Highpoints of Kansas • www.surgent.net

Mount Sunflower

Two images from my 1996 visit

2020: the main markers


From the side

Around back

From a distance

From a half-mile away

. . . . . .

Trego County

General area, looking west

This is where
BM-2615 should be

View north, railroad crossing

View south from the crossing

. . . . . .

Gove County

View north from the
presumed highpoint

From the road

Interstate abutment

Prologue: I visited the highpoint of Kansas in 1996. The weather was awful, with late-Spring thunderstorms and twister weather. I assumed this would be my only time here, so I went with it and figured I can't win them all.

Fast forward 24 years. We were driving back west from Maryland along Interstate-70. If things worked out, I wanted to revisit this highpoint in hopefully better weather. And things did work out, to my delight.

I also tagged a couple easy county highpoints nearby, plus visited the Buffalo Bill statue atop a 20-foot hill in Oakley. Ironically, this 20-foot hill would be the most climbing I'd do today.

Mount Sunflower
• Highpoint: State of Kansas
• Highpoint: Wallace County

Date: (1) May 25, 1996; (2) July 6, 2020 • Elevation: 4,039 feet • Distance: 0.1 mile • Time: 10 minutes • Gain: 2 feet • Conditions: Abysmal in 1996, lovely in 2020


First visit, May 1996: I spent Memorial Day weekend of 1996 visiting the highpoints of the states on Colorado's eastern border: Nebraska, Kansas and Oklahoma. I figured I could visit all three over a couple days of driving and none require much hiking. But the weather was dreadful, with black skies, heavy rain, thunder and lightning, and the constant threat of tornadoes.

I visited the highpoint of Nebraska two days ago, then headed north to South Dakota, mainly to avoid some supercells down here in Kansas. I hiked South Dakota's highest point yesterday morning, what was then known as Harney Peak (it is now called Black Elk Peak).

I spent the rest of yesterday driving south through Nebraska's Sand Hills to situate myself in Burlington, Colorado, which is on the border with Kansas. The drive was eventful. First, I followed a paved secondary highway south from the Black Hills, only to discover the pavement just ends. Not wanting to backtrack to a main highway, I followed a dirt road east into Badlands National Park.

This road was slick and muddy due to the rains and I had a small passenger vehicle with insufficient tires and tread. I slid and yawed the whole time, white-knuckling it across the Badlands and finally getting back onto pavement, now somewhere on the Pine Ridge Indian Reservation. It was still cold, gray and gloomy.

Now on the Pine Ridge Rez, I drove the poor roads through the area, a smattering of derelict homes and sad villages. This is one of the nation's poorest reservations and it is evident everywhere you look. The roads were in bad shape with sections just gone, the pavement having disappeared ages ago.

I had on the radio, the Pine Ridge's main reservation radio station. They mainly talked. You could hear doors slamming shut in the background and chairs creaking. The radio serves a vital function out here. Few people have phones, so messages are sent to people via the radio. For example, the person on the radio might say "Jim on Mudpit Road, contact your sister." This is how they get messages out to the people. I also spent a short time at the Wounded Knee Memorial. The weather was still awful.

Next, I drove south through the Sand Hills. I was fascinated by these landforms. They are sand dunes covered over in grass. They have very abrupt shapes, and some are quite tall. You'd never expect something like this in Nebraska. Few people live out this way, some counties have populations just in the hundreds. I took advantage of one long stretch of straight road and no one around to get that thing in the thing that tells speed to go past 100. The weather was gray but not as gloomy.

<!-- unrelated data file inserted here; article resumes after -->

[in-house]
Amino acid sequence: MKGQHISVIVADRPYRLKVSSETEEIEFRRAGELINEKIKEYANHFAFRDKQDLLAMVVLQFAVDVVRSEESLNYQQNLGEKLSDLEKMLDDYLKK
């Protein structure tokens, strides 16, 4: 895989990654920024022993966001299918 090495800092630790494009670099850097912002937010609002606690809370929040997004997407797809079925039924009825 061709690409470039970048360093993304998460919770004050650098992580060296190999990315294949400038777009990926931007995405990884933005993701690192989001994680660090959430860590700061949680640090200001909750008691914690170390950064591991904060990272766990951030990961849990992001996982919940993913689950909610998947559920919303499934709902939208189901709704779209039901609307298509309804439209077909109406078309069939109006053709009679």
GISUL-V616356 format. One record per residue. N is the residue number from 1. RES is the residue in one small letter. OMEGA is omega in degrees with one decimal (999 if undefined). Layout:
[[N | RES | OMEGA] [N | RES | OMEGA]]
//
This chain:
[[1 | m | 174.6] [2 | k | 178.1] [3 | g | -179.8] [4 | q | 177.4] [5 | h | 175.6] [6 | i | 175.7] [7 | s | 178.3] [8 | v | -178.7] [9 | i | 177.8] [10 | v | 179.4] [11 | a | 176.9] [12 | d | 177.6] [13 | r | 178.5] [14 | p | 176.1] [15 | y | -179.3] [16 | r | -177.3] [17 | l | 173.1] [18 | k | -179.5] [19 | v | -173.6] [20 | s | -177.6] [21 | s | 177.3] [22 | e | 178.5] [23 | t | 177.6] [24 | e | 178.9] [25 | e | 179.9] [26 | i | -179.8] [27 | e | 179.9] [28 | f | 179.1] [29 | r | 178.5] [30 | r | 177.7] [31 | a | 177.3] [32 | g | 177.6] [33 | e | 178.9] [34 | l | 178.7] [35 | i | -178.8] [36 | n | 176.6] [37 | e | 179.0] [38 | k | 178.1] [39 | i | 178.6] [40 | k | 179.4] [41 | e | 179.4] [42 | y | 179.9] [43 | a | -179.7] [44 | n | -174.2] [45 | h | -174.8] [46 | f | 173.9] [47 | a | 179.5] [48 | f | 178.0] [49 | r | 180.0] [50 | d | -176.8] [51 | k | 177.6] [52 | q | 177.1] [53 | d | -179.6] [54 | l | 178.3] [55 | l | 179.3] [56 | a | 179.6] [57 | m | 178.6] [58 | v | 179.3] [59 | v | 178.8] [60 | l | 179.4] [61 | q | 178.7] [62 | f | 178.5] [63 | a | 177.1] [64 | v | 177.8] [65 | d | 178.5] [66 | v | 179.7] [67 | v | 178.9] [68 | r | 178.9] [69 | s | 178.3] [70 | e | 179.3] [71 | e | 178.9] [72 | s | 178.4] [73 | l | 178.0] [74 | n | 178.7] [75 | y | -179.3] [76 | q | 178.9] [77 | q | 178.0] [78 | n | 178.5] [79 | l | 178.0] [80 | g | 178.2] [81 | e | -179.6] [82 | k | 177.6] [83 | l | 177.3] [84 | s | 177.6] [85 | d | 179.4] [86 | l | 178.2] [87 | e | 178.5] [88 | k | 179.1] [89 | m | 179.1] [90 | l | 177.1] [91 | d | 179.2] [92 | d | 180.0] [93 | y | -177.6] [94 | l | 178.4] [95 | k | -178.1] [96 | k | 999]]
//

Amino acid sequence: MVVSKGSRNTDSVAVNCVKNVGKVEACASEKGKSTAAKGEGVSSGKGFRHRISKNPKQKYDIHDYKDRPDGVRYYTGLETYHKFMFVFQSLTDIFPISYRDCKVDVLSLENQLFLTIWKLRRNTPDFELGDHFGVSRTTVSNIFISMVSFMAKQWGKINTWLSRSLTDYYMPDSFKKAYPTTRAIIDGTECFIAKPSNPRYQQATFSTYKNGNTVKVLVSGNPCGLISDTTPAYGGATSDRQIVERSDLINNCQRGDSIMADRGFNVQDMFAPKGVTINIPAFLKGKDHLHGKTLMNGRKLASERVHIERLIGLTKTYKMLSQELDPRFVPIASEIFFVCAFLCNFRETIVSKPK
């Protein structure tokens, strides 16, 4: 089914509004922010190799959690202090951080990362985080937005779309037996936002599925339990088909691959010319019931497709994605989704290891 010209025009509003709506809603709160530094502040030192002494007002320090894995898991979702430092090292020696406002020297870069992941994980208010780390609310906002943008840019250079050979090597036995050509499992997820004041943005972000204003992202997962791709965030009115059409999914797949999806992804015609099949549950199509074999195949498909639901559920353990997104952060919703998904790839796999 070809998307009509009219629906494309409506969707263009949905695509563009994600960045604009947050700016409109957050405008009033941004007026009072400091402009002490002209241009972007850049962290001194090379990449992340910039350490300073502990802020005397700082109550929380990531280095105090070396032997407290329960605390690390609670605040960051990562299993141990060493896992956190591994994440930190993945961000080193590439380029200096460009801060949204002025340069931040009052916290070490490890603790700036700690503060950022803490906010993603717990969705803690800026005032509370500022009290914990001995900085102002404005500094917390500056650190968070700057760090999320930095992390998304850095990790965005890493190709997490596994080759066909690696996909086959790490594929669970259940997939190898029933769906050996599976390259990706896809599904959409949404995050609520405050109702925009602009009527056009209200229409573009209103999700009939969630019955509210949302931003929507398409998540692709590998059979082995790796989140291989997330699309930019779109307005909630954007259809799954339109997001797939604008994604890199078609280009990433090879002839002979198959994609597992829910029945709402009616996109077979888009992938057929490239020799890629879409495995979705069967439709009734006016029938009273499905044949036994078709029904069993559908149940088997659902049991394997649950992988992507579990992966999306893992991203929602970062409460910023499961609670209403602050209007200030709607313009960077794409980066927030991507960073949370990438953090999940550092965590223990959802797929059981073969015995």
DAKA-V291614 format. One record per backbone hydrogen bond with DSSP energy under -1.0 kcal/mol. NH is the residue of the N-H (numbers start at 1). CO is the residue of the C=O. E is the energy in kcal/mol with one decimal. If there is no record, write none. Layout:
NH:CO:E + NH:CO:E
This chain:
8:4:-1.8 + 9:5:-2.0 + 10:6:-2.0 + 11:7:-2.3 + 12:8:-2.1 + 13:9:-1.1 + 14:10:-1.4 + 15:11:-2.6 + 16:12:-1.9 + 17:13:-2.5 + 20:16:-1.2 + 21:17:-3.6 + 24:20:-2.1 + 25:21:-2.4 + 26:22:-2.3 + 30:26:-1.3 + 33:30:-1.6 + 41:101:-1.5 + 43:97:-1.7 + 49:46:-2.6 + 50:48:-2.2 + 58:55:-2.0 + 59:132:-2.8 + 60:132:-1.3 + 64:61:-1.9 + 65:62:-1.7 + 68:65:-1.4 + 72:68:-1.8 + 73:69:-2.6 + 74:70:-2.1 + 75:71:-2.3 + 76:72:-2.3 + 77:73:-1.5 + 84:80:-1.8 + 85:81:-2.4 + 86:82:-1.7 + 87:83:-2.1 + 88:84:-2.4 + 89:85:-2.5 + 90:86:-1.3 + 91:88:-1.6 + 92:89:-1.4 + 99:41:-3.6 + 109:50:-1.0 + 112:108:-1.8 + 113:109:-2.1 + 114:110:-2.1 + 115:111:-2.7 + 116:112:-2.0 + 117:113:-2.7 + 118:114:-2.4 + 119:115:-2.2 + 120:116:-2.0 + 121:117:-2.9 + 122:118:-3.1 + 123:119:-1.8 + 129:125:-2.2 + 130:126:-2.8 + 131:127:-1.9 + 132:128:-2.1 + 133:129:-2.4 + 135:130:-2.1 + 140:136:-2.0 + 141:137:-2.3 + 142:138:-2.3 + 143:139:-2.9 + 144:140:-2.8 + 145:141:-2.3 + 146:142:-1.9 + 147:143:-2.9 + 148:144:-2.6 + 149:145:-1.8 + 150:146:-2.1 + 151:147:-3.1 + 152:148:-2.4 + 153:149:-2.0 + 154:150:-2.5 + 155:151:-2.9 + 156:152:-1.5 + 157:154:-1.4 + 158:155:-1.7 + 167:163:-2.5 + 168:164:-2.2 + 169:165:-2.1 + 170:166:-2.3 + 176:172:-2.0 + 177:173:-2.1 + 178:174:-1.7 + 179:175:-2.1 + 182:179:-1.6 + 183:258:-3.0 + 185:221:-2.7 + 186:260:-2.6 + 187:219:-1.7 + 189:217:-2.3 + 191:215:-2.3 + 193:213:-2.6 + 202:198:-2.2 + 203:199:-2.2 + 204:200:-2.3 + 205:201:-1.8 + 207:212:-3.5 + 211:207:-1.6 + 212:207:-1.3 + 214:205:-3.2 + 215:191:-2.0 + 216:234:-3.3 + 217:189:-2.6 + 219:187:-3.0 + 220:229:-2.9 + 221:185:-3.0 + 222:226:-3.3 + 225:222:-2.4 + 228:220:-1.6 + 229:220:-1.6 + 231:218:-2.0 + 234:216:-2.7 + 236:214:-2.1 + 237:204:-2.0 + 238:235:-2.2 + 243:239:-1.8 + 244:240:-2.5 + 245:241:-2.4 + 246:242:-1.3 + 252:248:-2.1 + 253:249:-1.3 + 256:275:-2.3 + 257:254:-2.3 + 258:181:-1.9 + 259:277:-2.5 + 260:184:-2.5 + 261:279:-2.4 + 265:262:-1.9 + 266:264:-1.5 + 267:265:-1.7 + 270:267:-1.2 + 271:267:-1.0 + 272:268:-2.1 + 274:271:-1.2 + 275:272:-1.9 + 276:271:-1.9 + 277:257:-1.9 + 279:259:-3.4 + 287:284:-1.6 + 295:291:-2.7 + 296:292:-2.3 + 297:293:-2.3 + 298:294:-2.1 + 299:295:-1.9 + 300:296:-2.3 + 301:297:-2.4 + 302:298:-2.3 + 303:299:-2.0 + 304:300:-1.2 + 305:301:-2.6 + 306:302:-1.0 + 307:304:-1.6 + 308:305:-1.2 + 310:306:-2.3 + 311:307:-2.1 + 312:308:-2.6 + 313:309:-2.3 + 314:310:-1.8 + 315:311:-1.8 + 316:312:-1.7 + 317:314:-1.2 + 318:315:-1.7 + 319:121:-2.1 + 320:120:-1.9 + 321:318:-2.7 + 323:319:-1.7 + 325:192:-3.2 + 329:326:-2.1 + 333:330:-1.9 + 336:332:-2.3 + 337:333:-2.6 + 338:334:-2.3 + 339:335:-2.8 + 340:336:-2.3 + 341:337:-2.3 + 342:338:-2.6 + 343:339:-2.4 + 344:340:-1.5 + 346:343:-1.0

Then I got into the eastern parts of Colorado and eventually into Burlington, where I ate at the truck stop and stayed in a local hotel. It was rainier now. I recall two things: the waitress at the truck stop pronounced "potato" as "buh-day-duh", and that I watched the Stanley Cup finals game on TV.

The next morning, the weather was just as bad as yesterday. Mount Sunflower, the highest point in Kansas, was "in the area" and along mostly good roads, weather non-withstanding. The last few miles were along gravel country roads, nearly 80 miles overall from Burlington. I finally arrived to Mount Sunflower. Don't let names fool you: there is no "mount" of any sort to be seen here.

The Great Plains tilt downward ever so slightly, west to east, so that the highpoint of Kansas is along its western border with Colorado. However, much to my delight, the highpoint was decorated with a couple of railroad-spike sculptures and a plaque, so that there is actually something to see here. The land is private, but the owners have set aside this small patch of land for our visiting pleasure. I didn't spend a whole lot of time here, since the weather was so bad.

I enjoyed my visit here, insofar as the weather was awful. I might have stayed longer had it been sunnier. I was growing weary of the darkness and gloom. Back on pavement, I started the drive south to visit Black Mesa in Oklahoma, and to battle more bad weather. It never let up at all.

Second visit, July 2020: From Oakley (see below), I continued westbound in US-40. After about 1,700 miles on Interstate-70 over a week, originating in Frederick, Maryland, I now left the trucks and bustle of the interstate for the quieter US-40. Beth was ahead of me and we already had a hotel reserved in Limon, Colorado. US-40 would reconnect to Interstate-70 near Limon, and cover about ten extra miles overall.

The drive was easy and enjoyable, there being no trucks and virtually no one else, either. The highway curves in and out and around the low gentle hills. The towns --- Monument, Page City, Winona, McAlester and Wallace --- are spaced about every ten miles, each about a mile long with a giant grain elevator in the middle and a smattering of homes on the fringes. About 55 miles from Oakley, I passed through the biggest of the towns along this stretch, Sharon Springs, population about 750. It is the county seat of Wallace County. I would have passed through here in 1996, but have no memory of it whatsoever.